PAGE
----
process ions at ho m e and abroad, and ha s g iven well-p rai sed co nce rt s , n est o f all, it ha s a ro u sed tremendous e nthu s ias m, a !l(1 Ins in s pired nlany st ud ents with loy a lt y for th e sc hoo l of t h ei r cho ice, lts tuneful mu s ic ha s o ft e n d r il-e n ho m es ickne ss and petty ca res far away . leal' in g their l'iCtilll S lig ht heart ed and stro ng, The m e rry mu s icians practic e eac h day du rin g drill ho ur . al1<1 no twit h st andi llg the e nc roac hm e nt s o n the ir time mad e by lo ng-winded cha pel s pea ke rs . make trul y wonderf ul a dvanc e ment , Students are forced to leave sc hoo l un ex pectedl y at time s a ncl thi s oc casionally il1jur es th e ba n c\. but t he ba n dllla ste r ho pes some d ay to hal'e a rese n 'e fro m whi c h 10 draw, Eac h yea r sees th e d eparlure o f act il'e membe rs by g radu ati o n o r o th e r causes. and raw materi a l has to be tra in ed , I n ,; pite o f all th ese h a ndica ps , hOII'e\'e r. th e band is better eac h year, Th e wr ite r is a warm friend o f th e bane!. a 11(1 a rde n t ly wi s hes it wo uld de li g h t u s o ft e ner w ith it s exce ll ent mu s ic , St ud e n t 11 0c1 y exerc ises would be sel'e ral ti l11 es as interesting if the band led t h e s in g ing; a nd e n t hu s ia s m fo r ath le ti cs wo uld be mu ch g rea t e r if th e ban d we r e pr ese nt in unifo r11l at el'e r)' co nte st , Ot h er sc hoo ls hal'e had the ir band at ba s ket ball


~~~~~~mmmmm~m 24 S t .. 11 (' n t a i f (' ga m es-bu t w h er e was o urs? Befo r e a n im po r ta nt baseball, basket ba ll , foot ba ll. o r eve n debat in g contest, wh y not h ave t h e ba ncl o u t? I t h as by no m ea n s ex h a u st-

eel a ll poss ib il itie s . Co m pete n t ju dge s ha\'e sa id we have t h e b est st ucl e n t b a n d in t h e state. May its r ep u tat io n n eve r d iminish !

J.

G.


~~~~~~m~~~~~~mm~m ÂŁi t u 11 e n t 1L f f e

25

FRATS AND CLUBS Th e g ro wth of o ur fra t e rniti es was reo rgani ze d a s th e Phi D elta and club s h as b ee n s lo w, but lik e :\T u. Finall y, in 1904, it became that of st urdy oa k s, it is ch a r- th e S ig ma A lph a, th e fir s t Gre ek ac t eri ze d b y e n d urin g s tability . lette r "frat " in th e co ll ege. Its V e ry few o f o ur soc ieti es, o nc e c hart e r m e mb ers w ere : O. W . laun ched, h ave eve r di s band ed . A dam s, J. E . Barrack, R. C. HillTh e o th ers h a v e by degrees a t- ma n, L. M. H ow ell , N. A. J e nta in ed s uch stre ngt h t hat th ey are s en, F. R. J e nse n, B . F. Ri te r, J r. , 110W o ut o f all da nge r of di sso lu - a nd R. E . Rud olph . S in ce that t ion . t im e man y prominent s tud ents Th e So ros is so ci ety is th e rig ht- have beco m e m emb ers. Th e fra iu l cl a imant t o th e ho no r of b e- te rni ty numb ers a mong its m eming th e o ld es t soc iety in th e be rs e ig ht alumni , an d two sc hoo l. It was s t a rted in 1899 and se ni o rs. Th e prese nt act ive m em s in ce th en has e nj oyed a prospe r- be rs hip is e leve n . Th e o bj ect of o u s life. So ros is s t a nd s fo r three t he o rg ani zat io n is t o p ro m o t e inthin gs in o ur co ll ege, nam e ly, lit- te ll ec tu a l and social advanc em ent e ra ry trai n i ng . s oc ia l cuI ture and a nd t o h Oll o r its Alma M a t er. co ll ege loya lty . Th e g irl s a re Th e P i Ze t a ]' i w as o rga lli zed s uc ce ss fu l in a ll o f t h em . E ac h ill D ece mbe r, 1905, by fi ve F reshye ar So ros is g ives a da ncin g par- me n m e mb e rs of th e class of '09. ty, whi ch is o ne of t he sw e ll a f- B efo r e t h e e nd o f that y ea r fOLir fa irs o f th e se a so n. Th eir part in new m e mb e rs w e re tak e n in , and st ud e nt a c ti viti es is we ll kn o wn t he n ext yea r a no th e r nl e mb e r ,. "-''to e v eryo ne ~I a I1 Y o f u s re nl e nlwa s a d de d, ma kin g a tota l of te n . h e r th eir re m a rka bl y good min - S in ce 1907 m e mbe rs h ave bee n st1-cl s how two yea rs ago . and ta ke n at large fr o m co ll ege no w it is whi s pe red a bo ut that classes . Fo r th e fir s t three y ears t hey a re co nt e mplatin g som e thin g of its ex is t e nce, th e frat occ upi ed o f a s im ilar nature. Th ro ug h a roo m in th e co ll ege, bu t eve nt ut hi c k and thin , th e So ros is g irls a ll y it w as dec id ed to m o v e t o a re always in th e fro nt ra nk o f tow n, as it w o uld be m o re co nfri e nd s o f th e C . A . C. \'e ni e nt for m ee tin g purp oses . The The S ig ma Alpha frat e rnity, (o ta l m embers hip at p rese nt is o ne of th e old -tim e rs, had its in - t w e nty-fiv e, as foll o w s : F o urte e n ce pti o n in a s mall law club, o rg an - a t th e A . c., two of who m are o n ize d whil e P ro f. E. \i\T. R o bin so n th e fa culty,. o ne, a s eni o r at th e w a s in s tructo r in law. La t er it L-. o f U ., three g radu a t e t hi s year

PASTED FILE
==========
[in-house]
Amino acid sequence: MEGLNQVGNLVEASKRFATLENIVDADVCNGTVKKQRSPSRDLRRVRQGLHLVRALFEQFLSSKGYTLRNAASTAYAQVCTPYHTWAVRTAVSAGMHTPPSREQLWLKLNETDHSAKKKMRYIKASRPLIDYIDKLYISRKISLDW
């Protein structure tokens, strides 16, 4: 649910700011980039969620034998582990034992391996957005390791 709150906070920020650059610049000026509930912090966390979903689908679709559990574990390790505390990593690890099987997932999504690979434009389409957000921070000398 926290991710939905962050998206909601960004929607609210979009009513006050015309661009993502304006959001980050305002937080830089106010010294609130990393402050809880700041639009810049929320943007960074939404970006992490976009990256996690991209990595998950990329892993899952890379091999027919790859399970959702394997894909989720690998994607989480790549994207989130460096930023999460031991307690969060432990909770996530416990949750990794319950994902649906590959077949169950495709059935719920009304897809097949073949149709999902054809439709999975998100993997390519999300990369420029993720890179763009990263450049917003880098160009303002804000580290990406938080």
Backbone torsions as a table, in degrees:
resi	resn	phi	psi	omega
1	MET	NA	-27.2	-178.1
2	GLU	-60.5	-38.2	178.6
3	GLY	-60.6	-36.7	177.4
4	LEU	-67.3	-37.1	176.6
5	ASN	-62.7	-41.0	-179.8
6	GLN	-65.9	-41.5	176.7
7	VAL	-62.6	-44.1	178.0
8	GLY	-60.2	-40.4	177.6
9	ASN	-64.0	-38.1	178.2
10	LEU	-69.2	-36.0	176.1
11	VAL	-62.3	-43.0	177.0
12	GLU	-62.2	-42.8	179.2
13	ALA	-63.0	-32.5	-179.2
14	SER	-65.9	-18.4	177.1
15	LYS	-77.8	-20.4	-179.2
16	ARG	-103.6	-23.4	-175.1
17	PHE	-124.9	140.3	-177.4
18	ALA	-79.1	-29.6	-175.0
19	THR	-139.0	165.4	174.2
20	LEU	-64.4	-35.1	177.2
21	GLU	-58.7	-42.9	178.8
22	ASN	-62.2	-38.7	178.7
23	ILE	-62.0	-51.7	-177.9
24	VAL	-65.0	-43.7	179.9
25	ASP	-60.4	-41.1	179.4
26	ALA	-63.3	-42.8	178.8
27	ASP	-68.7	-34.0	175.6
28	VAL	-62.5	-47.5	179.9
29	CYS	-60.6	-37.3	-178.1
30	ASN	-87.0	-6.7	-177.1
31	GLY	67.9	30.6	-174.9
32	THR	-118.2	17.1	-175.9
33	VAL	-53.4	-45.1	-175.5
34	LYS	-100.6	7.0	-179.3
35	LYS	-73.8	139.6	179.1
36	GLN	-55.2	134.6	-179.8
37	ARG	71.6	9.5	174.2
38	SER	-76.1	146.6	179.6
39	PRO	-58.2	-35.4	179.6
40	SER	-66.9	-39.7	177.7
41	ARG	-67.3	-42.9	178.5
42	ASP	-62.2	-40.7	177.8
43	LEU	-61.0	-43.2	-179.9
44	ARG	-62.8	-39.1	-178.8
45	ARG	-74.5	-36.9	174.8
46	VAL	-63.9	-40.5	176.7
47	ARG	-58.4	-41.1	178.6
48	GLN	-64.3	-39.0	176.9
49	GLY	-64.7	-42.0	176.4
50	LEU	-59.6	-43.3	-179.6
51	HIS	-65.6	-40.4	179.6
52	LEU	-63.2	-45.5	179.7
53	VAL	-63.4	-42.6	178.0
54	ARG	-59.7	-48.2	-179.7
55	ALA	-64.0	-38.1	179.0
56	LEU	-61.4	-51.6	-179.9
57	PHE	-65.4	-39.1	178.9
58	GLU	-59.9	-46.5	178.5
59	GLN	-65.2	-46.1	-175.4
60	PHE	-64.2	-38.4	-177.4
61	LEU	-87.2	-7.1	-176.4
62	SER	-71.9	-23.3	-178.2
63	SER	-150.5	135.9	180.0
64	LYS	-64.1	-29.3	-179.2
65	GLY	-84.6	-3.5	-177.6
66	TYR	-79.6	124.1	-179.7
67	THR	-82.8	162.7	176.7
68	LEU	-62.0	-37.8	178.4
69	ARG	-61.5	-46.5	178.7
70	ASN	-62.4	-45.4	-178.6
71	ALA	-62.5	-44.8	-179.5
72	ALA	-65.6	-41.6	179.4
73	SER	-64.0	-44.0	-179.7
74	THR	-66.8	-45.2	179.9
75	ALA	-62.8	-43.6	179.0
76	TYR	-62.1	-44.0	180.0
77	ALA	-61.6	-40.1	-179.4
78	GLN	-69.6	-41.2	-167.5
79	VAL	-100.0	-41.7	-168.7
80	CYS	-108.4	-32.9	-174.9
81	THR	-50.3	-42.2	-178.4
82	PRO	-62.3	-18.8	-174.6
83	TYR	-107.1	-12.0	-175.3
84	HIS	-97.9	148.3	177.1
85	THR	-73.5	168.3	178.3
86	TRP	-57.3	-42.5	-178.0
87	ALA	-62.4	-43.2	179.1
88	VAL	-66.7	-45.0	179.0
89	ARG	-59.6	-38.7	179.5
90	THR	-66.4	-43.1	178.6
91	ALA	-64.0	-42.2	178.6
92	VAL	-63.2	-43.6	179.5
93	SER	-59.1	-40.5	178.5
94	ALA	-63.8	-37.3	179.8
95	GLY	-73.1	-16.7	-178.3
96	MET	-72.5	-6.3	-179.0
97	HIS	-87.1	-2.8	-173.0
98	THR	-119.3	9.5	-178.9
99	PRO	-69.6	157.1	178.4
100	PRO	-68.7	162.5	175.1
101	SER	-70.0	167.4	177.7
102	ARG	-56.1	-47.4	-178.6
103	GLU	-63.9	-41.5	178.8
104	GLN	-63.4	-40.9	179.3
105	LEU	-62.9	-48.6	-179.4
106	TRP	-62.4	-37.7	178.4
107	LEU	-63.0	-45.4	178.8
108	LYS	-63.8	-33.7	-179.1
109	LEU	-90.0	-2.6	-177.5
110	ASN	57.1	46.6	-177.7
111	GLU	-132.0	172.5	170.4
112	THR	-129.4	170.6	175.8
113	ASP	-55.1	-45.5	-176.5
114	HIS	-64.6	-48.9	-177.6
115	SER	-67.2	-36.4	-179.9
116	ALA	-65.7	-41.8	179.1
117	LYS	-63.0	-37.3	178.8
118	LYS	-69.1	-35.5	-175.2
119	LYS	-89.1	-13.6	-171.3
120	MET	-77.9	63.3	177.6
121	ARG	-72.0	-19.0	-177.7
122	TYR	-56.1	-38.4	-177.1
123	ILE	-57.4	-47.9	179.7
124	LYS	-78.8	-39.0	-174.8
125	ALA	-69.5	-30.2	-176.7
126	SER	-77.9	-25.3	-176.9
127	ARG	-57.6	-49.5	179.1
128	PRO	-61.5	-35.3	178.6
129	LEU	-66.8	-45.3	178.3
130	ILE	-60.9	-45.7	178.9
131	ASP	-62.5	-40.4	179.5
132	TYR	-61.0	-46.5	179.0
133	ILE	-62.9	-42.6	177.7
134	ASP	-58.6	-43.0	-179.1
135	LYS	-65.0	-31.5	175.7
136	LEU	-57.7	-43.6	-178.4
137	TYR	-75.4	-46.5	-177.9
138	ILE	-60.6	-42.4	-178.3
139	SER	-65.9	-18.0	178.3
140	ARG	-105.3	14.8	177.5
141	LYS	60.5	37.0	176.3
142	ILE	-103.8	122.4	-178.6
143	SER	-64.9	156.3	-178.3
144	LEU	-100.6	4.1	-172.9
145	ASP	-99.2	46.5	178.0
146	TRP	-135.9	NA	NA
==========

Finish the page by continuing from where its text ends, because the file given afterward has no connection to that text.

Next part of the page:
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at 1J t tf f

from th e L a w Sc h ool a t C hi cago. two a re e ngage d in minin g a t Il i Ilg h a m , t wo in comm ercia l wo rk in Utah, o ne pr ac tic a l agri cul t urist in Id ah o. a nd two in th e t 路. S . Dep art m ent o f .-\ g ri culture. V路l e h ave on ly one na ti ona l frate rnit y r epresent ed , th e D elta Th eta Si g ma . Thi s frat ernity was foun de d in O hio , hav in g fo r

it s a im th e a d van cem ent o f scientifi c ag ri culture. It was th e in te n tion o f th e foun de rs to rai se ag ri culture to a hi g h e r pos iti on in t he ag ri cultura l sch ools of th e L'ni ted Sta t es. Thi s it has accom pli sh ed to a ve ry en couragin g deg ree . A g reat p art of its su ccess is due to th e hi g h sch olarship which it demand s o f studen ts who

11. t f

t